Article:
Confidentiality must be viewed in a cultural context: “Counselors maintain awareness and sensitivity regarding cultural meanings of confidentiality and privacy. Counselors respect differing views toward disclosure of information. Counselors hold ongoing discussions with clients as to how, when, and with whom information is to be shared” (ACA, 2014, B.1.a). In Multicultural and Social Justice Competence Principles for Group Workers, the ASGW (2012) addresses broad areas of race, ethnicity, socioeconomic class, age, gender, sexual orientation, religion, and spirituality. In Multicultural and Social Justice Counseling Competencies, the Association for Multicultural Counseling and Development (AMCD, 2015) highlights taking action to promote social justice and emphasizes teaching clients how to advocate for themselves.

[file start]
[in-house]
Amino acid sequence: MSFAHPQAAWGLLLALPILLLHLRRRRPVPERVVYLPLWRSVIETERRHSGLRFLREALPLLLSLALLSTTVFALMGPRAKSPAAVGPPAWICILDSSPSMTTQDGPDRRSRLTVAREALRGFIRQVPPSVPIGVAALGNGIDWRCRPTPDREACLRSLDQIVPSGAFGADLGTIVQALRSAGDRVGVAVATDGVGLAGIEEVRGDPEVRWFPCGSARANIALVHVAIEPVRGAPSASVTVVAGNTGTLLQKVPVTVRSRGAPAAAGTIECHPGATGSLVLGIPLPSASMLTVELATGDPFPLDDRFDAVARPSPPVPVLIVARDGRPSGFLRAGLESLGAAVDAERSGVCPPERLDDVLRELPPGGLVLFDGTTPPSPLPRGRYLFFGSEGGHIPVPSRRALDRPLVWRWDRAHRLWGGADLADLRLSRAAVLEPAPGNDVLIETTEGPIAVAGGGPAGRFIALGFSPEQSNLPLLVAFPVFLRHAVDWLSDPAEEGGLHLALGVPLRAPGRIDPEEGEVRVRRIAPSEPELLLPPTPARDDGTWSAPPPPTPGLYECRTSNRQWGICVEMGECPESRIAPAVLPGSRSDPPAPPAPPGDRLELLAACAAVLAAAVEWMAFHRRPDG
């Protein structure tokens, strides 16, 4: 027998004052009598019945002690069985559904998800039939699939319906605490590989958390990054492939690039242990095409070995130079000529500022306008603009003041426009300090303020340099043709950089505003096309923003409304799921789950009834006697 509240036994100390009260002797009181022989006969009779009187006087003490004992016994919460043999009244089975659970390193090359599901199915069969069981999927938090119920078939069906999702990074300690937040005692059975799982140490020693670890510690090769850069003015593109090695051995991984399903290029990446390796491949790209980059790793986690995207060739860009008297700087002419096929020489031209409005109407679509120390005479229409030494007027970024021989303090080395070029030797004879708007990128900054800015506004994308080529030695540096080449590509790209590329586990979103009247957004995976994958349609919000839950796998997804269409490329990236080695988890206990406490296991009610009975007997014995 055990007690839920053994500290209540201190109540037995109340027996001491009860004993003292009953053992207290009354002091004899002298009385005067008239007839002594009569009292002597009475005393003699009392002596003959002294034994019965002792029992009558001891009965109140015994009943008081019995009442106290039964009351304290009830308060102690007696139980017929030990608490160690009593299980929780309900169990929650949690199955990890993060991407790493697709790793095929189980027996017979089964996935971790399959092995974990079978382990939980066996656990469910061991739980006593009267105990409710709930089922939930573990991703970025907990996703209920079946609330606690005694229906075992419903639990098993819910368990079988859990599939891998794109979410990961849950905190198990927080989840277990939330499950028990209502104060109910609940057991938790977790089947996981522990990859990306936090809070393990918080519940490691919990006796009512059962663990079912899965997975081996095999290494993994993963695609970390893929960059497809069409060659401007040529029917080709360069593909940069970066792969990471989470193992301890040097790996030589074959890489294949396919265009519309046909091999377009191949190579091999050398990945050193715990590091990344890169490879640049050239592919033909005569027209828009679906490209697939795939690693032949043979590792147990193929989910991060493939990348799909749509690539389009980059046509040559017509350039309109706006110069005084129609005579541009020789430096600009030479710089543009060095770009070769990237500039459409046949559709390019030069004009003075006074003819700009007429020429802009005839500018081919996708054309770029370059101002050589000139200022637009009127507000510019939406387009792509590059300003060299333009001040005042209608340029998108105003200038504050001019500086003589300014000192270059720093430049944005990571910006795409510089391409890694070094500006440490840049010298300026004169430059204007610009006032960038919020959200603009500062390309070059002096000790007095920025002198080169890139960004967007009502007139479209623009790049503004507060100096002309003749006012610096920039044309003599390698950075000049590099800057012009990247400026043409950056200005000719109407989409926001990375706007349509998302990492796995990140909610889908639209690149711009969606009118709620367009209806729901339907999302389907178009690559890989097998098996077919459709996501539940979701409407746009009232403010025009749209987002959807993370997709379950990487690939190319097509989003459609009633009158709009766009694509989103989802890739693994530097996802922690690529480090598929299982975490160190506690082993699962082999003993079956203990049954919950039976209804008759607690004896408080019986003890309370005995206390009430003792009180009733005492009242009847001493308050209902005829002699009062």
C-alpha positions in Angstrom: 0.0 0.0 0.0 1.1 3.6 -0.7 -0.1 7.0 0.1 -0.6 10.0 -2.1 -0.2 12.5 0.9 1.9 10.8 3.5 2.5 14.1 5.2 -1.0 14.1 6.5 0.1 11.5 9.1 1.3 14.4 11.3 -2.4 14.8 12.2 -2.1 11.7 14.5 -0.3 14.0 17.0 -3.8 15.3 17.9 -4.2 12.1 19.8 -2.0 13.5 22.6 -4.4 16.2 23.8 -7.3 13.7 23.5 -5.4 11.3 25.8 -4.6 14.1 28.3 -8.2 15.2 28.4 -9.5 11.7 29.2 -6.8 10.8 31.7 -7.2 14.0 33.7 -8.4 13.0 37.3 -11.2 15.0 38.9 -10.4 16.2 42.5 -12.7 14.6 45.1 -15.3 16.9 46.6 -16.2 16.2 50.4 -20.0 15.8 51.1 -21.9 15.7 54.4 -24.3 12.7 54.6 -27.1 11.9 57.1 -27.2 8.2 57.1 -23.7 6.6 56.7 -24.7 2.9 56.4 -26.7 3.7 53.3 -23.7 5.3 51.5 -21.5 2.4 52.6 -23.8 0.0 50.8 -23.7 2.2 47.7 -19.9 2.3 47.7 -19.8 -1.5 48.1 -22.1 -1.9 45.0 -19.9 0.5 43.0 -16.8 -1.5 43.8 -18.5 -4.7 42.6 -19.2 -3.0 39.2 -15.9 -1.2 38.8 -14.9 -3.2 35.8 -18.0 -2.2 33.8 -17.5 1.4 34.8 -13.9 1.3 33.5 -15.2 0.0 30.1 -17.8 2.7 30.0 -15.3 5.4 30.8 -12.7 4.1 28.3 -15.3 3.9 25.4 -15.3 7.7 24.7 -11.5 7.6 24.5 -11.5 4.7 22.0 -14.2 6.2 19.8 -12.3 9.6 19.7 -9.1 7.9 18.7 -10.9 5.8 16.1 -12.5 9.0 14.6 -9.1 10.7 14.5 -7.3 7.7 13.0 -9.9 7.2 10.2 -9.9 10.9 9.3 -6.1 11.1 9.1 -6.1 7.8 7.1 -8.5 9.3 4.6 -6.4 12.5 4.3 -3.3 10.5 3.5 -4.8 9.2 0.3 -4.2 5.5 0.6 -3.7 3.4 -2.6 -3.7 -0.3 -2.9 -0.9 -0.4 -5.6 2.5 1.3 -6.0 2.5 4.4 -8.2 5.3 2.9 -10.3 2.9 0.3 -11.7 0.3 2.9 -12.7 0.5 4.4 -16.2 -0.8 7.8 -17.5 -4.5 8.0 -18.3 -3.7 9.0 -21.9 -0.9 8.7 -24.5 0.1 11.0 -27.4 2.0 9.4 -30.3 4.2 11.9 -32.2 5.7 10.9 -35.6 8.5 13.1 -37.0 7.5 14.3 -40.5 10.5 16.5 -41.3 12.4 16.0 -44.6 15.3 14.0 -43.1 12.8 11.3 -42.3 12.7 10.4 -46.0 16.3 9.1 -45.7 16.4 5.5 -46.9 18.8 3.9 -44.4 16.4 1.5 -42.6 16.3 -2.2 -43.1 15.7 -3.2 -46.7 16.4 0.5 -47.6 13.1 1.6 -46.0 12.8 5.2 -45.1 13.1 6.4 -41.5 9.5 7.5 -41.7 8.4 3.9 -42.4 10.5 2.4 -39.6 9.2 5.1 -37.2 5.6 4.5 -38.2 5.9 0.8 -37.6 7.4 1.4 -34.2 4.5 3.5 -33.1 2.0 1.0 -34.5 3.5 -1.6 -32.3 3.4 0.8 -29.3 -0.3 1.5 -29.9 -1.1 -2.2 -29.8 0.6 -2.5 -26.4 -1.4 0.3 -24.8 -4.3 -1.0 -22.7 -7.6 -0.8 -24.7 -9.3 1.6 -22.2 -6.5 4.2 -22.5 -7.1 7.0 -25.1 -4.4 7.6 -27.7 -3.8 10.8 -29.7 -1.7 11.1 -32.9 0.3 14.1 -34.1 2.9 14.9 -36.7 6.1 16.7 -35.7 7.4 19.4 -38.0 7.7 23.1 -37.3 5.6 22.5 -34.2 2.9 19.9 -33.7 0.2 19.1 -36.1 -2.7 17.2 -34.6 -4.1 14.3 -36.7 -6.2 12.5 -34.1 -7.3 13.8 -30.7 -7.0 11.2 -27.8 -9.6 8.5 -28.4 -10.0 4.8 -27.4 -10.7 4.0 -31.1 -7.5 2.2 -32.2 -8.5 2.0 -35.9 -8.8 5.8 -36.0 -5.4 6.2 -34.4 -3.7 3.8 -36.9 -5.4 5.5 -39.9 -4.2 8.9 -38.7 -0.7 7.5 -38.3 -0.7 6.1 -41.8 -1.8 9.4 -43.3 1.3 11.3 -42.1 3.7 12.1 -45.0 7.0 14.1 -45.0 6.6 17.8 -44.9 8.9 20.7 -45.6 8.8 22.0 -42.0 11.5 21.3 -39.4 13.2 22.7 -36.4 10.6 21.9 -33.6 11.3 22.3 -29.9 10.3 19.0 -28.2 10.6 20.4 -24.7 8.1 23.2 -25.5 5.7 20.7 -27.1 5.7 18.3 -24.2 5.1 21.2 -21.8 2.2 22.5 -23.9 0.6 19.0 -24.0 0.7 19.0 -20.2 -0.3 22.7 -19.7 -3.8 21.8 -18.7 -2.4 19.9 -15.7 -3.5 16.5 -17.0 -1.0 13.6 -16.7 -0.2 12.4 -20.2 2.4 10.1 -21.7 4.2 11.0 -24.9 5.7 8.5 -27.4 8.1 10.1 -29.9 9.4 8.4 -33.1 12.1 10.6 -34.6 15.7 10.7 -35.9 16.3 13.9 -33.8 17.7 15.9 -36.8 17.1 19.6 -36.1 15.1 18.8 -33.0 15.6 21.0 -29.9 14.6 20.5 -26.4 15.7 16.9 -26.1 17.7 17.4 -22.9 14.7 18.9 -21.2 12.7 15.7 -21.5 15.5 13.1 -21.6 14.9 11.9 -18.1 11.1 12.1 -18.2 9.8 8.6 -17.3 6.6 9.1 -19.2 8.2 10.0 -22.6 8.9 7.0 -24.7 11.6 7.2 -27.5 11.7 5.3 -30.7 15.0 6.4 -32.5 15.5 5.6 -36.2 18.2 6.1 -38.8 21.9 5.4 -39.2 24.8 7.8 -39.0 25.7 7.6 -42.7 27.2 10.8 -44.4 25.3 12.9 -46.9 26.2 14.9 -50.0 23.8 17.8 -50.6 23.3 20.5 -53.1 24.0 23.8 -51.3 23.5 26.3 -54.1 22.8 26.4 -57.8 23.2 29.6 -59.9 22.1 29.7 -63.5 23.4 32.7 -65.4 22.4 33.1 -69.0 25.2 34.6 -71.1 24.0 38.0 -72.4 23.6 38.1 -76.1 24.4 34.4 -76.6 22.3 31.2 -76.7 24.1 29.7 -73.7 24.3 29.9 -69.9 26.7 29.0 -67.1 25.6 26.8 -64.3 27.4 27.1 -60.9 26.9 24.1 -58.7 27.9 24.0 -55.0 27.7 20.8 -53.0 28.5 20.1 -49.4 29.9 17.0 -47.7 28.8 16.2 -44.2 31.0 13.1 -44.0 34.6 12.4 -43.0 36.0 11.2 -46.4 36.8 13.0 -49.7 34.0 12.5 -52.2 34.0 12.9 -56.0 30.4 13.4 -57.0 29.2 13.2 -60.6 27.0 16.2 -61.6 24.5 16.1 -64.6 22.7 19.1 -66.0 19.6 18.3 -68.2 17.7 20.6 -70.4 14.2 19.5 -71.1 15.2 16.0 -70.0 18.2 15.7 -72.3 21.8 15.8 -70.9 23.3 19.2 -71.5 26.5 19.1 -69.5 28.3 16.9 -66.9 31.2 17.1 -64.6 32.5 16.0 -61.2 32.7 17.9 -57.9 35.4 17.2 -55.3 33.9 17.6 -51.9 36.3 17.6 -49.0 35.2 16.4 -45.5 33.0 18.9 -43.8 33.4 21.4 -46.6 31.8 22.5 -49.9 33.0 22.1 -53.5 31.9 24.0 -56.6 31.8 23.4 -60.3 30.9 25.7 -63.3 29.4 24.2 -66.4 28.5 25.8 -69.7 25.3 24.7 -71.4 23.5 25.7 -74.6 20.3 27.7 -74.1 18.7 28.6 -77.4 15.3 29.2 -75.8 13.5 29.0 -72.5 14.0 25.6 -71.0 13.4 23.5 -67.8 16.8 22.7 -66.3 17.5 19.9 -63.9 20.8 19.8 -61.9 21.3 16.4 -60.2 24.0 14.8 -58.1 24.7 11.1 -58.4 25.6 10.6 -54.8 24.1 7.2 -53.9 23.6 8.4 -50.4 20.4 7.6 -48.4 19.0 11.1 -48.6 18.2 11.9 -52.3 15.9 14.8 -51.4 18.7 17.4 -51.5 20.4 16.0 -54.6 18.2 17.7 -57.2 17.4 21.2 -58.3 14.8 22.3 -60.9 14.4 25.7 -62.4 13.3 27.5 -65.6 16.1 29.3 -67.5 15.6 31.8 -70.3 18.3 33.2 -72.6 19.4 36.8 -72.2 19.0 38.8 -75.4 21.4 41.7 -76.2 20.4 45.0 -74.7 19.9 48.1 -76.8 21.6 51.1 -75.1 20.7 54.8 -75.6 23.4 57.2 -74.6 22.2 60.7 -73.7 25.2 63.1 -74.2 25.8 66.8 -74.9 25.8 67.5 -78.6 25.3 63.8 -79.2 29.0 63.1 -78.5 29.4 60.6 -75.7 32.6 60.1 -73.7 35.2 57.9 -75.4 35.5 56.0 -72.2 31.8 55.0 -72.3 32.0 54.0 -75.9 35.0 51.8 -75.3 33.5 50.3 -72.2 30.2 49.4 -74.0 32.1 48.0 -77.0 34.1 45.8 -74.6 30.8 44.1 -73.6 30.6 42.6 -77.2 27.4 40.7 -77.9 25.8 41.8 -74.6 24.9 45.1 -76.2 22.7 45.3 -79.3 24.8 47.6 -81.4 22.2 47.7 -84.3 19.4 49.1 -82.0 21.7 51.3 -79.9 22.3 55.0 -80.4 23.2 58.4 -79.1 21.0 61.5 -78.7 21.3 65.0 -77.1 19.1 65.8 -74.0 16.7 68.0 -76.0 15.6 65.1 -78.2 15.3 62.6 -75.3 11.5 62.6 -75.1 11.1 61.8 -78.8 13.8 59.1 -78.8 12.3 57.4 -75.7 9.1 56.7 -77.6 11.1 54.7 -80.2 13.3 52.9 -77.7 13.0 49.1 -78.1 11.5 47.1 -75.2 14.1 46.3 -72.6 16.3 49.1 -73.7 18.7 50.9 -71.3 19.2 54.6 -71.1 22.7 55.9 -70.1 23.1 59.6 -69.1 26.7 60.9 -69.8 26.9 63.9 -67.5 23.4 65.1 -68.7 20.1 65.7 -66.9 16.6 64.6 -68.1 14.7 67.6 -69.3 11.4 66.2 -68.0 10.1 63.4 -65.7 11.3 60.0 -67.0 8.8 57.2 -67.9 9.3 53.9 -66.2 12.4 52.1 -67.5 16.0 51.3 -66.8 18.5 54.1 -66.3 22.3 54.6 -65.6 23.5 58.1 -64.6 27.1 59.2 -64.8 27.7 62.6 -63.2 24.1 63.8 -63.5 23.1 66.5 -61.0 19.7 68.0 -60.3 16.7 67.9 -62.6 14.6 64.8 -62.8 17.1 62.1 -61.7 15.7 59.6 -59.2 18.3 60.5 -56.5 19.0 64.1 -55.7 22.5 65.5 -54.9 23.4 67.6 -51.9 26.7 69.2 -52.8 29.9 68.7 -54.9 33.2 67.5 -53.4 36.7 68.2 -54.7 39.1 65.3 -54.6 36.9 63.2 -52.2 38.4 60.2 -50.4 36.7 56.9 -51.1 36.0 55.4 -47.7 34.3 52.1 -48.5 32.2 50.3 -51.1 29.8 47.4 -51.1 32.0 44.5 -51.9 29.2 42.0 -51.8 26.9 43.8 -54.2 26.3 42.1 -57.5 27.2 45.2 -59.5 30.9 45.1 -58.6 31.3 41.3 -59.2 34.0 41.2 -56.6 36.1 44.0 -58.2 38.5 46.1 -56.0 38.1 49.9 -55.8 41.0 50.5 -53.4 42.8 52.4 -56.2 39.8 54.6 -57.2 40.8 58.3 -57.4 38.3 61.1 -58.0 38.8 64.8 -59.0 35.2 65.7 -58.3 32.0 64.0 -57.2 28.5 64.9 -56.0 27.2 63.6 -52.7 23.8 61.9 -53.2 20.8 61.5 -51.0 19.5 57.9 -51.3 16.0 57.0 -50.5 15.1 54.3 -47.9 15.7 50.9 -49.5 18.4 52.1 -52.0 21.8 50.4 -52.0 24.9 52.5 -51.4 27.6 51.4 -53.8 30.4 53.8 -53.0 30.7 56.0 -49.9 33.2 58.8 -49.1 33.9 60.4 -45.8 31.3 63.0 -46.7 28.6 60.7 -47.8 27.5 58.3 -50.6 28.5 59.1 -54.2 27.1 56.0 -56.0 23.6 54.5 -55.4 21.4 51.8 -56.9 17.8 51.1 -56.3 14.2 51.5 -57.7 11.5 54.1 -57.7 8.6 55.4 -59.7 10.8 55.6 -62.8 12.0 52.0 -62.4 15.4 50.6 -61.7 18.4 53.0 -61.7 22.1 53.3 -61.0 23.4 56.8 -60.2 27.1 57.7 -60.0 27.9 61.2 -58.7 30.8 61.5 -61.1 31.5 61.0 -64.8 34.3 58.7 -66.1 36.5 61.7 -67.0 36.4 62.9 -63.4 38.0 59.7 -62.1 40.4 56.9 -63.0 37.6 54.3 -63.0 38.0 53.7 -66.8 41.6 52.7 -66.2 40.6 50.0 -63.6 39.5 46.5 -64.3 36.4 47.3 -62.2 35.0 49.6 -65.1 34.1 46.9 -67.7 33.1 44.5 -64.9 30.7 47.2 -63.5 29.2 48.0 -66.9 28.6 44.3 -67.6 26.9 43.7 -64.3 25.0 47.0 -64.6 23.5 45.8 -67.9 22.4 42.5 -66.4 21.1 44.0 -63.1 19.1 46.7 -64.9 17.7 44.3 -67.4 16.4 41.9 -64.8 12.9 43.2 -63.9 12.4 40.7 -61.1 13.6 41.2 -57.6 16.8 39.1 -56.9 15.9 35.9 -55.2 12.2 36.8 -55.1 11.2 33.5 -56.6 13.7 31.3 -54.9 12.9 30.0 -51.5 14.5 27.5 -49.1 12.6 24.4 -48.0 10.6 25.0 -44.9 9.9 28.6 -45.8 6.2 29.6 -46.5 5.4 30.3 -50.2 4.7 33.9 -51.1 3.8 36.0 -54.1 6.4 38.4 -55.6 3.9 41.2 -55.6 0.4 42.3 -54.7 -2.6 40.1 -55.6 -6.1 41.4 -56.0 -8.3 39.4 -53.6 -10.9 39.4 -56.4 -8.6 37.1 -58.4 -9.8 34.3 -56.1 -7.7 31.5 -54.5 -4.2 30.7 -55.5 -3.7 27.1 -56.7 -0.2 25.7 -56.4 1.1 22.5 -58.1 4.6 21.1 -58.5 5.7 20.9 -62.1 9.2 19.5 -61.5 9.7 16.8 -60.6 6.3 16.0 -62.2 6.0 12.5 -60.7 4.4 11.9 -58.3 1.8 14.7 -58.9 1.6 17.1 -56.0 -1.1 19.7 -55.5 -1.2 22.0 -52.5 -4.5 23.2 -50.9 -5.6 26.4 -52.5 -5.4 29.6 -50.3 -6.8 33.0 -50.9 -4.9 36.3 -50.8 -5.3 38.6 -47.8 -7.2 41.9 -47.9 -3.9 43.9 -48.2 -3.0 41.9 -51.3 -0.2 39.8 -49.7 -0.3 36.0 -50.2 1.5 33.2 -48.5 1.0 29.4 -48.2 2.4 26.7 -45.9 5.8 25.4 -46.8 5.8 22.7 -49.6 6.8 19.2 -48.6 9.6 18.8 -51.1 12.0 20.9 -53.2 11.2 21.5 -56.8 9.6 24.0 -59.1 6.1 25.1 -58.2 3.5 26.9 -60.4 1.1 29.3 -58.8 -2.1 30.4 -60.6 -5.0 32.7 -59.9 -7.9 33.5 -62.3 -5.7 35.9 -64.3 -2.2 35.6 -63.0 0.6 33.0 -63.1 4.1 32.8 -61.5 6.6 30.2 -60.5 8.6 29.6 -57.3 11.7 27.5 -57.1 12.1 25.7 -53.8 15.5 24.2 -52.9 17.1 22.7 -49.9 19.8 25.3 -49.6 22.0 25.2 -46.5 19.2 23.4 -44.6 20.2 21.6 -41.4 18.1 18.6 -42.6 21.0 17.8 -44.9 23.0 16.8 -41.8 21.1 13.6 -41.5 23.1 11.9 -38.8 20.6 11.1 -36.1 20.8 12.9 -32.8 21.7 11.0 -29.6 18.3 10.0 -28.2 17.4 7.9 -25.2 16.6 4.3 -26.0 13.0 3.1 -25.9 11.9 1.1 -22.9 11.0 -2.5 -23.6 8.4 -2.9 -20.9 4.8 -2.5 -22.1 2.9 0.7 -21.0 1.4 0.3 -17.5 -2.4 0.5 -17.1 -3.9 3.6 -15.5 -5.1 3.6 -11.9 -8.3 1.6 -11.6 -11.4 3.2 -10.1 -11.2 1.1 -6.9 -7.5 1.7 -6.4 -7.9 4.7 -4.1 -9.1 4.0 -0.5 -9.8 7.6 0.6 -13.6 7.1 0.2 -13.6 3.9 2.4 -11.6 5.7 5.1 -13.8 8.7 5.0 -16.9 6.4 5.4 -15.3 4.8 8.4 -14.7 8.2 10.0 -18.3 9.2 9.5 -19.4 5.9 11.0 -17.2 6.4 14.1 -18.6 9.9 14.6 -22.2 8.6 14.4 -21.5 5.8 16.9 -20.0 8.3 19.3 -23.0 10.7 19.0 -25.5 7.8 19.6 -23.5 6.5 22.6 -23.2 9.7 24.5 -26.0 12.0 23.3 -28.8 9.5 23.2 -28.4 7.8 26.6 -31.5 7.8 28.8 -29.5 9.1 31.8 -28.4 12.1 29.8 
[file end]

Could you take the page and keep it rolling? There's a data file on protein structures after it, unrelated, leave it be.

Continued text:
· Some cultures consider therapy to be shameful and only for mentally ill people. To minimize any risks of breaking confidentiality, avoid leaving phone messages or sending mail to members’ home addresses if they live with family members.
· Some group members may not have legal status or residency and may be guarded about providing personal information.
· Members who are seeking asylum or have refugee status may have significant trust issues and may give false personal information to protect themselves and their families.
· Some cultures promote sharing of all personal information with their families, and members could feel pressured to share details with their family members.
· Language barriers or reading difficulties may result in a member not fully understanding the importance of confidentiality and the consequences of breaches. Leaders should be sure that all members have fully comprehended this and other aspects of informed consent.